When employees engage in out-of-character acts of aggression or misconduct, workplace parties are often caught off-guard and are unsure how to respond. Determining when isolated incidents of aggression or misconduct warrant discipline or discharge is often a complex and multi-faceted question. In this session, expert counsel will discuss the legal principles applicable to the workplace consequences of momentary flare-ups or isolated acts of misconduct, including:
- Fulfilling the duty to inquire and accommodate: When is an employer obliged to inquire as to whether disability played a role in an employee’s misconduct? Does the union bear any duty to make inquiries if it suspects workplace misconduct is disability-related? If an employee’s misconduct is related to a disability, how should workplace parties respond?
- Applying progressive discipline: When is progressive discipline the appropriate response to threats, violence, and harassment at work? When is summary discharge likely to be upheld for workplace violence and harassment? How has the response to workplace violence and harassment changed following the implementation of anti-harassment statutes such as Bills 132 and 168 in Ontario and Bill 14 in British Columbia?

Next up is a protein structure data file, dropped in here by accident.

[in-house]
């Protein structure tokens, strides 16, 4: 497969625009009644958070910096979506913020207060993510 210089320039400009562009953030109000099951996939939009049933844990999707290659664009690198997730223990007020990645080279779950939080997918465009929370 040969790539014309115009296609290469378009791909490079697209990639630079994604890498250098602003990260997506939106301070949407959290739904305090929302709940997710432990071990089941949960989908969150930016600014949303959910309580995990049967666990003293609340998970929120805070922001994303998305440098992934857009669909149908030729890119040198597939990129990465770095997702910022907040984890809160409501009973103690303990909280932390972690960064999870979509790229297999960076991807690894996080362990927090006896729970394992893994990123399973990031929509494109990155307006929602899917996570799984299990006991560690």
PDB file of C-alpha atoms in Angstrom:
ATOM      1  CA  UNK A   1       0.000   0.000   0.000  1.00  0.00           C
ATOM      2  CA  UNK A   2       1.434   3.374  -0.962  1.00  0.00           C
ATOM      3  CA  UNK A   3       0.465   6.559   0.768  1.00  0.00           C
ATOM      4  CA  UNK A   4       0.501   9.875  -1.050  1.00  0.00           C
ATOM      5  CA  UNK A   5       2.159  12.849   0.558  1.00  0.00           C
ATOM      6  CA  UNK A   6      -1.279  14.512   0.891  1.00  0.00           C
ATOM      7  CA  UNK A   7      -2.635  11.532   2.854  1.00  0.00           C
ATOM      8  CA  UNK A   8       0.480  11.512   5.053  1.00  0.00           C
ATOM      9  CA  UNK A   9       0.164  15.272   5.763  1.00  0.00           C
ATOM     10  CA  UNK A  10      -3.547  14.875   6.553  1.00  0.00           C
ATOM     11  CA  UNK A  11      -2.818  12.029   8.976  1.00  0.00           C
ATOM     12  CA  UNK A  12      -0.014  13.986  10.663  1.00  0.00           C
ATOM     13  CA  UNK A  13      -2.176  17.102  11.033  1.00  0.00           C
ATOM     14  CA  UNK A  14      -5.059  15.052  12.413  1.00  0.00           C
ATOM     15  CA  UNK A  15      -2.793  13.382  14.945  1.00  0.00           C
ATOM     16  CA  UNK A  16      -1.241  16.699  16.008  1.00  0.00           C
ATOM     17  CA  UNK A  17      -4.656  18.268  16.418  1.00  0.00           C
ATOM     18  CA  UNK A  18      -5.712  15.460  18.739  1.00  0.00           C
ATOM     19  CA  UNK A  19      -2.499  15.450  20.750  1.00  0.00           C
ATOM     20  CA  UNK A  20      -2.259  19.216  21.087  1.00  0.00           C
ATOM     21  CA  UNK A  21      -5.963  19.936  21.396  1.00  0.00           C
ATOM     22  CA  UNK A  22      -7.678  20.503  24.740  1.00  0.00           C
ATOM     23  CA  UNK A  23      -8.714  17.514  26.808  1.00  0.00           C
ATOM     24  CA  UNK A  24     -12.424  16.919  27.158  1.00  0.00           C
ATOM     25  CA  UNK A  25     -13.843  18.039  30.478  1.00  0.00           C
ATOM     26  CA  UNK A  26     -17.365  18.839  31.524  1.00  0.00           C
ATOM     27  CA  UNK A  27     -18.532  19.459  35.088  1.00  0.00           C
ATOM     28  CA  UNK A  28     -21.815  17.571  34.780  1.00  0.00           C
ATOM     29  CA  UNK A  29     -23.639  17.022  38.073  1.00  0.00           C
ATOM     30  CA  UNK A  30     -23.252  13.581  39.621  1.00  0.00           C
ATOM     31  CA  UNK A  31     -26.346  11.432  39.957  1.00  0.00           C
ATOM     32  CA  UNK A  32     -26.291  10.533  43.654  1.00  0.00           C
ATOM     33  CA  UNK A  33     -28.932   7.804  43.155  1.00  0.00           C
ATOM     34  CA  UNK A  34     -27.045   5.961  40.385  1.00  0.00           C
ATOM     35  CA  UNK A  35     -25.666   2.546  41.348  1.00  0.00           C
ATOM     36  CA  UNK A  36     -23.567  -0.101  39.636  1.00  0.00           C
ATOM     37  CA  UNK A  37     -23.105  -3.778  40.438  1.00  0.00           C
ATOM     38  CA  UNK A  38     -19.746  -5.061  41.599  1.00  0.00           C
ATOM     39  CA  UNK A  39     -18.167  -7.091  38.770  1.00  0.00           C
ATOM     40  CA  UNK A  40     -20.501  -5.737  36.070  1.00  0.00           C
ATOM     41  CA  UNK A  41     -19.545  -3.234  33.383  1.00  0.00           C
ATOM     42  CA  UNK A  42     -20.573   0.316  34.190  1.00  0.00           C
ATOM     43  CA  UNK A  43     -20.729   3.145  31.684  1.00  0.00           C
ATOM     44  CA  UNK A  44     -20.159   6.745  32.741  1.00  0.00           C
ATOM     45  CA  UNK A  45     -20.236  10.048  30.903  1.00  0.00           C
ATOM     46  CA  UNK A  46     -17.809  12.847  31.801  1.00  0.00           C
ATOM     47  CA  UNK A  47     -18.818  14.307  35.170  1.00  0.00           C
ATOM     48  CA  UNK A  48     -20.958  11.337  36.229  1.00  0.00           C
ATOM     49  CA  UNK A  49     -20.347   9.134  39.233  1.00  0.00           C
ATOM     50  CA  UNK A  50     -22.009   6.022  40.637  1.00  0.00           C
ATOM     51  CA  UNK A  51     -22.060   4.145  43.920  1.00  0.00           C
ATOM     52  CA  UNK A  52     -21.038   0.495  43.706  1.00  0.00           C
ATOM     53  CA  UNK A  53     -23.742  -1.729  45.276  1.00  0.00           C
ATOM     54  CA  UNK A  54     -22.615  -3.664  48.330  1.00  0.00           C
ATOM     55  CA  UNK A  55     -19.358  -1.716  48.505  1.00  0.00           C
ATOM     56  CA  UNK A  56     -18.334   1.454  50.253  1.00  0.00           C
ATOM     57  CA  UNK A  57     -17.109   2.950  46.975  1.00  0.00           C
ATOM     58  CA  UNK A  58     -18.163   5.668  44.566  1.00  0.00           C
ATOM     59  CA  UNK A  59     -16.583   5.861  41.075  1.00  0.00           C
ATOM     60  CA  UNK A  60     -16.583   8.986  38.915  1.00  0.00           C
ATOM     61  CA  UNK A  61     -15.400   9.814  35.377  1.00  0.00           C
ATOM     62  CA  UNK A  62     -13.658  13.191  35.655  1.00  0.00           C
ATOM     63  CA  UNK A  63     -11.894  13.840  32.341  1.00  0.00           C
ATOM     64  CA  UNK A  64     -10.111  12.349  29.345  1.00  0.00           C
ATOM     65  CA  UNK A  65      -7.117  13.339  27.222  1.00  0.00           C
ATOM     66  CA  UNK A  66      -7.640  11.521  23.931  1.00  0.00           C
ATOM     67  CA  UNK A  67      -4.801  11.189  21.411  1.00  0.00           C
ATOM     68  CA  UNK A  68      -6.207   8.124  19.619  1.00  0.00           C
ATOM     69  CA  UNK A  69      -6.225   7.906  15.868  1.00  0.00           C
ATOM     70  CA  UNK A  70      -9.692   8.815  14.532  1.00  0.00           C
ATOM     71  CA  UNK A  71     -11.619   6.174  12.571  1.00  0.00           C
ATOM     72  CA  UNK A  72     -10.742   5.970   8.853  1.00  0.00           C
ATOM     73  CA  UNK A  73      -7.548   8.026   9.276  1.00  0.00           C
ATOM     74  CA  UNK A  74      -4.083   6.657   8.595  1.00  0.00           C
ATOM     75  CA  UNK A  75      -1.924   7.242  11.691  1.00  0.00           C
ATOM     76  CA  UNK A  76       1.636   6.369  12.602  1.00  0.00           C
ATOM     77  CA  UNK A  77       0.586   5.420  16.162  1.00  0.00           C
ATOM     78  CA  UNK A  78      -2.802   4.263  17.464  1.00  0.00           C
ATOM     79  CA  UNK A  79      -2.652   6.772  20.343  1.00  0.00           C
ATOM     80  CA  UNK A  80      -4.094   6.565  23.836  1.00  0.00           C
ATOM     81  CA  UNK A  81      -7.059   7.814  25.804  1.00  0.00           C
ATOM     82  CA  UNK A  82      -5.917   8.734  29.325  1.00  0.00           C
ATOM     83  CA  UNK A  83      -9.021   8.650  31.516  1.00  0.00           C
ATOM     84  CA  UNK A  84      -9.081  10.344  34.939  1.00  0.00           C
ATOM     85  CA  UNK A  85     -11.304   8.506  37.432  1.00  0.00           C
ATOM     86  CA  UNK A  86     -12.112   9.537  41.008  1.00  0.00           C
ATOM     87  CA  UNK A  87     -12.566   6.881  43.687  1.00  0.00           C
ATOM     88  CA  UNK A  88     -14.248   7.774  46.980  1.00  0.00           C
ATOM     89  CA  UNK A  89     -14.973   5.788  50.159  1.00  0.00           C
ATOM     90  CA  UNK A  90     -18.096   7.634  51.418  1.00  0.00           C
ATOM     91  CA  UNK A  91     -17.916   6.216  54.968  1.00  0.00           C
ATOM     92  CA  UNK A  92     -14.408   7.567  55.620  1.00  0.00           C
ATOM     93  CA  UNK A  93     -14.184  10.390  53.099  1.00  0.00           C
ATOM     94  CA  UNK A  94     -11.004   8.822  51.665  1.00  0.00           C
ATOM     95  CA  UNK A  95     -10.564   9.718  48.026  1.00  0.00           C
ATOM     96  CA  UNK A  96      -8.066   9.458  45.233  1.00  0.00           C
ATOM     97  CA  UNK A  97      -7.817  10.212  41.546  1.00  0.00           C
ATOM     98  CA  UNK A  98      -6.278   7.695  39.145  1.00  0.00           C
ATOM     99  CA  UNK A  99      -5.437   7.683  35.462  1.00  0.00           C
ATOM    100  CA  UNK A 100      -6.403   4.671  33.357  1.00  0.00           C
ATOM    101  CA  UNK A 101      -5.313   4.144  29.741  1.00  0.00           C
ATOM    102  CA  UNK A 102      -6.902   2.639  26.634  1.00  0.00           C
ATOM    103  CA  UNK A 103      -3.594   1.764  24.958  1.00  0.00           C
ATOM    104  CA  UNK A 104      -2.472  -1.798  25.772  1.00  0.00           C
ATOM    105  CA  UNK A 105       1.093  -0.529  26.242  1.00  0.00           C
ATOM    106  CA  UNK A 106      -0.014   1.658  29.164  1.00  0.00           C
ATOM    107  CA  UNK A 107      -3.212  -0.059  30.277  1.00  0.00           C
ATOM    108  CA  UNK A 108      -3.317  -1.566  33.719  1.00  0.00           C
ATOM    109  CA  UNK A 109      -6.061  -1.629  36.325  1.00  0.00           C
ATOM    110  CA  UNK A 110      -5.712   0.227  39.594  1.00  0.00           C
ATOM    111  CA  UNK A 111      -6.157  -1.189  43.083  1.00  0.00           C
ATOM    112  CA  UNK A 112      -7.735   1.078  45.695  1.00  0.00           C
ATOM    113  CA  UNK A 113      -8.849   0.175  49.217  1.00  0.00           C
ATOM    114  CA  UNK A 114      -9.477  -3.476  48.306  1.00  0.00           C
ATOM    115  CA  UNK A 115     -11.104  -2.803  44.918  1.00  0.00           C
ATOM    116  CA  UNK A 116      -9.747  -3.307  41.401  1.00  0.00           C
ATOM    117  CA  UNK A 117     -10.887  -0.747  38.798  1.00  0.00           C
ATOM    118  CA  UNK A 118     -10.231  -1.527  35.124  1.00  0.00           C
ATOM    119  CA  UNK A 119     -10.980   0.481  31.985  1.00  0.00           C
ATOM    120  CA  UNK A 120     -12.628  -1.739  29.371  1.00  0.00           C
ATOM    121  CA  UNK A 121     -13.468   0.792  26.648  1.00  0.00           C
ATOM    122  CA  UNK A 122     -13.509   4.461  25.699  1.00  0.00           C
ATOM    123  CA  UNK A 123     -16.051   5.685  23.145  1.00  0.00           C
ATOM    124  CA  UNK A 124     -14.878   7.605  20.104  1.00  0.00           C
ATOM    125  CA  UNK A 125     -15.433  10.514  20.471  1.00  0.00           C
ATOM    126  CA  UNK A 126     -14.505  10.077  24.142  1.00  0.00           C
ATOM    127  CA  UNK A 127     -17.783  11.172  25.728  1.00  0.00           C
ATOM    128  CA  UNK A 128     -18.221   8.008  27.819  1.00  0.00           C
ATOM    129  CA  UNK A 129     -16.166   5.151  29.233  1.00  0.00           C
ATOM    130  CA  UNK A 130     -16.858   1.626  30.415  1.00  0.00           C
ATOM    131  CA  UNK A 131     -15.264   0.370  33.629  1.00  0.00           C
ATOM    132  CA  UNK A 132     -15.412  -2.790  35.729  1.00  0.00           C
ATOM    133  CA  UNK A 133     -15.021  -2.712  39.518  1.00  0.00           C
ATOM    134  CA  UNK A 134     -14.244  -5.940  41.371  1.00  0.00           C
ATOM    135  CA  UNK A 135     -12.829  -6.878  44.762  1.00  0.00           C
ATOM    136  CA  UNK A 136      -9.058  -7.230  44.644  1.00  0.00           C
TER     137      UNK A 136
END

- Aggravating and mitigating factors: What are the key distinguishing features between serious, solitary offences that are determined to merit discharge and those that are not? What factors aggravate isolated acts of misconduct or aggression in the workplace and support more severe disciplinary sanctions? Do adjudicators distinguish between general and specific threats of violence in the workplace? What are the key mitigating factors in assessing discipline for isolated acts of aggression/misconduct? Does it matter if the employee was under significant stress at the time of the incident?
- Social media flare-ups: What special considerations apply when employee misconduct occurs on social media platforms rather than in a physical work environment? Does it matter if an employee’s comments were intended to be private? In what circumstances can an employee be disciplined for publicly criticizing his or her employer? Where such behaviour has attracted public scrutiny, will the employer’s desire to distance itself from the misconduct warrant discharge?